Like many expats living in Rome, I have a complicated relationship with this city. For every evening meal of a sublime pizza or plate of pasta, there’s a harrowing commute to work the following morning full of train delays and bumper-to-bumper traffic. For every stroll down a picturesque street in the historic center, there’s an equally jarring walk to the bus stop, on pockmarked sidewalks with pooling rainwater and dog droppings aimlessly scattered along the way.
Some days I love Rome, some days I hate Rome. But at the end of the day, it’s the city I’m living in, and I’ve come to accept—or at least be resigned—to all of its joys and frustrations.
It hasn’t always been this way. Over the course of my 5+ months here, I’ve gone through a number of phases, particularly in my relationship with the public transportation system. The more I contemplate it, this mental journey perfectly mirrors a paradigm I first learned about in health class sophomore year of high school: Dr. Kubler Ross’s 5 Stages of Grief. When confronted with a particularly traumatic situation (e.g. terminal illness), Dr. Kubler Ross posited back in 1969, humans progress through five emotional stages: Denial, followed by anger, bargaining, depression, and—finally—acceptance.
It may be a bit melodramatic of a comparison, but allow me to explain.
Rome’ s history, food, and charming buildings and monuments are stunning to the uninitiated visitor. When I first arrived, I was awed by the whole experience—the beauty and novelty of practically every building, every street, every church I beheld. For the first time in my life, too, I was living in a major global city (sorry, Dallas!) and fully reliant on a public transit system complete with a network of buses, trains, subways and trams (think street cars).
Every day after work and on the weekends, I could explore the city, and for the most part, the transit system could take me where I wanted to go. Back in August, the weather was sunny and beautiful and the sights were so historic and significant that, through my rose colored glasses, I didn’t pay much attention to the persistently delayed buses or ones that just never showed up.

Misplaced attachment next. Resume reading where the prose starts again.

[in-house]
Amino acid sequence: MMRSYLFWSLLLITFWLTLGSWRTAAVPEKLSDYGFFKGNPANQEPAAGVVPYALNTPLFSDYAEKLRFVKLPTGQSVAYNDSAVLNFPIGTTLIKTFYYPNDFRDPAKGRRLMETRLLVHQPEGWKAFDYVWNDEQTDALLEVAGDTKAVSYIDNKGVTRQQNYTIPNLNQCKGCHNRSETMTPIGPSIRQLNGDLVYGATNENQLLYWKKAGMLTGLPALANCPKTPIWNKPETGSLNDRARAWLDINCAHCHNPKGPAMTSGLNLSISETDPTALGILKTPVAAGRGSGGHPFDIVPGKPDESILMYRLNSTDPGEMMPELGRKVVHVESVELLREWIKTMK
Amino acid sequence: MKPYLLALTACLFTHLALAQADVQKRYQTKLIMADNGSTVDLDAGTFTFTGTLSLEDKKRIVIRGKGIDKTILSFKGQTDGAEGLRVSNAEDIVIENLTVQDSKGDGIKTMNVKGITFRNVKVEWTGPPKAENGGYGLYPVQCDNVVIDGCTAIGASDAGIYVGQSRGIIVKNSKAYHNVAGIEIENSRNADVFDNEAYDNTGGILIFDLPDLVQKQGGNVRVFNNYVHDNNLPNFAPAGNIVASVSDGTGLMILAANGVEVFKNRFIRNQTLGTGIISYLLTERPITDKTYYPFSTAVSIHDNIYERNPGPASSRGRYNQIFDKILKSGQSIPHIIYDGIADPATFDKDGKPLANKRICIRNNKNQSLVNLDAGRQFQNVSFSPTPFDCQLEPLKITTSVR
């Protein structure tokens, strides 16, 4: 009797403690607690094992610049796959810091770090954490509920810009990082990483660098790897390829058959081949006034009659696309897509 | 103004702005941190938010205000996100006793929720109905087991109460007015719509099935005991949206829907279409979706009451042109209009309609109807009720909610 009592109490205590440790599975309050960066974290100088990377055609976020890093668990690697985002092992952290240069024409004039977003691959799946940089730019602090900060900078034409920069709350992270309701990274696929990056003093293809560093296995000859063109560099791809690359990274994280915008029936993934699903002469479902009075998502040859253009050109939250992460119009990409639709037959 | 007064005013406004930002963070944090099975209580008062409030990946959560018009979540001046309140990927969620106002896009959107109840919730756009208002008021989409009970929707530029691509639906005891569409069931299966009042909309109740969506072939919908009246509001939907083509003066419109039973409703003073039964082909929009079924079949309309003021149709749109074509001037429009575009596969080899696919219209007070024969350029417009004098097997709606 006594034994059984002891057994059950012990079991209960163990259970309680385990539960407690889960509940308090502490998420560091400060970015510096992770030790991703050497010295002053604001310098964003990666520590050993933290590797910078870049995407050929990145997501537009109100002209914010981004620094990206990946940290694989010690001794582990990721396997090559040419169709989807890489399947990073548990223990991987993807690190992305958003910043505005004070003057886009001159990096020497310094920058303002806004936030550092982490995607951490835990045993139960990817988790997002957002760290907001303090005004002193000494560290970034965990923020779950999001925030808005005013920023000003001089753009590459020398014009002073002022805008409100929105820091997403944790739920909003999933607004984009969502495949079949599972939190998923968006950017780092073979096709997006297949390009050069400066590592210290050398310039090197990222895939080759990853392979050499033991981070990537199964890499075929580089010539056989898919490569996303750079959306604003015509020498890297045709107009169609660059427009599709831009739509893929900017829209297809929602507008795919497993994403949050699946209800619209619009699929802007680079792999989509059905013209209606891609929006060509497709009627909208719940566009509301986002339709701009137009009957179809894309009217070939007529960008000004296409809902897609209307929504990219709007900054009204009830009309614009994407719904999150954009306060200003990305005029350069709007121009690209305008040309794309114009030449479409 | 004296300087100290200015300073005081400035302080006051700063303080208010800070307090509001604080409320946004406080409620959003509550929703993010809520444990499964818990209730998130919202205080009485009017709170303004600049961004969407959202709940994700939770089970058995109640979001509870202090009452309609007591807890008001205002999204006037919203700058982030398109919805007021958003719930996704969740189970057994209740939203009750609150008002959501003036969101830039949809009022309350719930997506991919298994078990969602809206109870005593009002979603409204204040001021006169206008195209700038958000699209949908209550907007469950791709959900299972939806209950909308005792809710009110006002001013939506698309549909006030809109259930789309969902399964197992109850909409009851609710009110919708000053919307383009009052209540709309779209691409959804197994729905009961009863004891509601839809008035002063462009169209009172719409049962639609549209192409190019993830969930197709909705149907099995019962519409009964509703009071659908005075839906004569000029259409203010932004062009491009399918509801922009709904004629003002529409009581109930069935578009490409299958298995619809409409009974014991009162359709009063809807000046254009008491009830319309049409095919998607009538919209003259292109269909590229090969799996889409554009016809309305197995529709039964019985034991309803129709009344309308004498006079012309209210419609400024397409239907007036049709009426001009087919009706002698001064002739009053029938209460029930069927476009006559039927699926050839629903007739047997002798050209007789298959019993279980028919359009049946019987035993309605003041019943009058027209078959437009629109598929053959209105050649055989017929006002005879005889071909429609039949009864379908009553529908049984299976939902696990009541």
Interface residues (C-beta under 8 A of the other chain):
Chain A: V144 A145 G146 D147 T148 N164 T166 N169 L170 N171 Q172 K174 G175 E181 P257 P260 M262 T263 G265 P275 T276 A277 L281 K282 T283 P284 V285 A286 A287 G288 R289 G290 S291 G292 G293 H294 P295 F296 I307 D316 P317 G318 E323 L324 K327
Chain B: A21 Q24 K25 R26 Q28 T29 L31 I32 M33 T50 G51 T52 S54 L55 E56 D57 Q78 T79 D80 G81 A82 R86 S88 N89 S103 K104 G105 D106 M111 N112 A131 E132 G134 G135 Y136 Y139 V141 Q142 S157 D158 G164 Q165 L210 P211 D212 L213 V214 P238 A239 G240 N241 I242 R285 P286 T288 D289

As summer turned into fall, it all began to change. The romance began to fade, and things started to get under my skin: The delayed bus that got me home too late to get to the grocery store before its 8pm closing time. The cancelled Metro (because of a strike) that stranded me for an hour at 11pm on a Thursday night. The pushy way that, at every stop, no one would wait for the passengers to get off before boarding themselves. Call it impatience, call it unreasonable expectations, call it cultural insensitivity—I had about had it with the city.
Clever me, I thought I might have found a way around these troubles, at least on my way to work. WFP is located in a business park along the train line to the airport, about a 20 minute drive from the historic center. To get there from my apartment, I had been taking the Metro for three stops and then a WFP shuttle bus direct to our office. In total, when things worked as they should, the whole process took about 40 minutes door to door (15 minute walk to the Metro, 10 minute Metro ride, 15 minutes on the bus).
For some reason though, by mid-October, that 40 minutes turned into 60 or, on particularly bad days, 75. The Metro part of it still worked great, but the shuttle bus to WFP was where it fell apart. Out of nowhere, daily morning traffic on the route to WFP went from light to heavy. The consistent congestion not only increased bus travel time but also compounded to make the shuttle buses arrive at the Metro stop erratically and often very late.
I was frustrated and had enough. But lucky for me, I had another option: the train. About a 20 minute walk from my apartment was a station where I could board the regional train to Muratella, a short 8 minute walk to my office. So with the 15 minute train ride, it would be roughly 45 minutes door to door. I had found the solution, and car traffic couldn’t get in the way!
It worked great…for a few days. Until the trains, which run every 15 minutes, were cancelled for no reason. Then two trains worth of morning commuters crammed onto one train—if you were lucky to make it on board. Or it would rain, and then all trains would be delayed half hour (yes, rain means that the trains don’t function properly).
I tried, and failed, to bargain my way out of a difficult morning commute. Bus or train, I could not avoid pitfalls along the way. The only way to guarantee an on time arrival at work would be to (gasp) leave earlier!
I’ll admit that this one’s a bit of a stretch…
Here I am, five months in, and I’ve learned, as best I can, to live like a Roman. Sometimes the bus doesn’t run on time. Sometimes, like this past Friday, the trains almost completely shut down because it rains.
A screen shot of the Trenitalia train status website from Friday morning. Persistent rain sent the system haywire
It’s frustrating, but I’ve learned to live with it. Each morning, you will find me on the bus or the train (I still haven’t decided which one is faster…), shoving my way aboard like the other Romans, usually arriving to work later than planned.
If you can’t beat them, join them.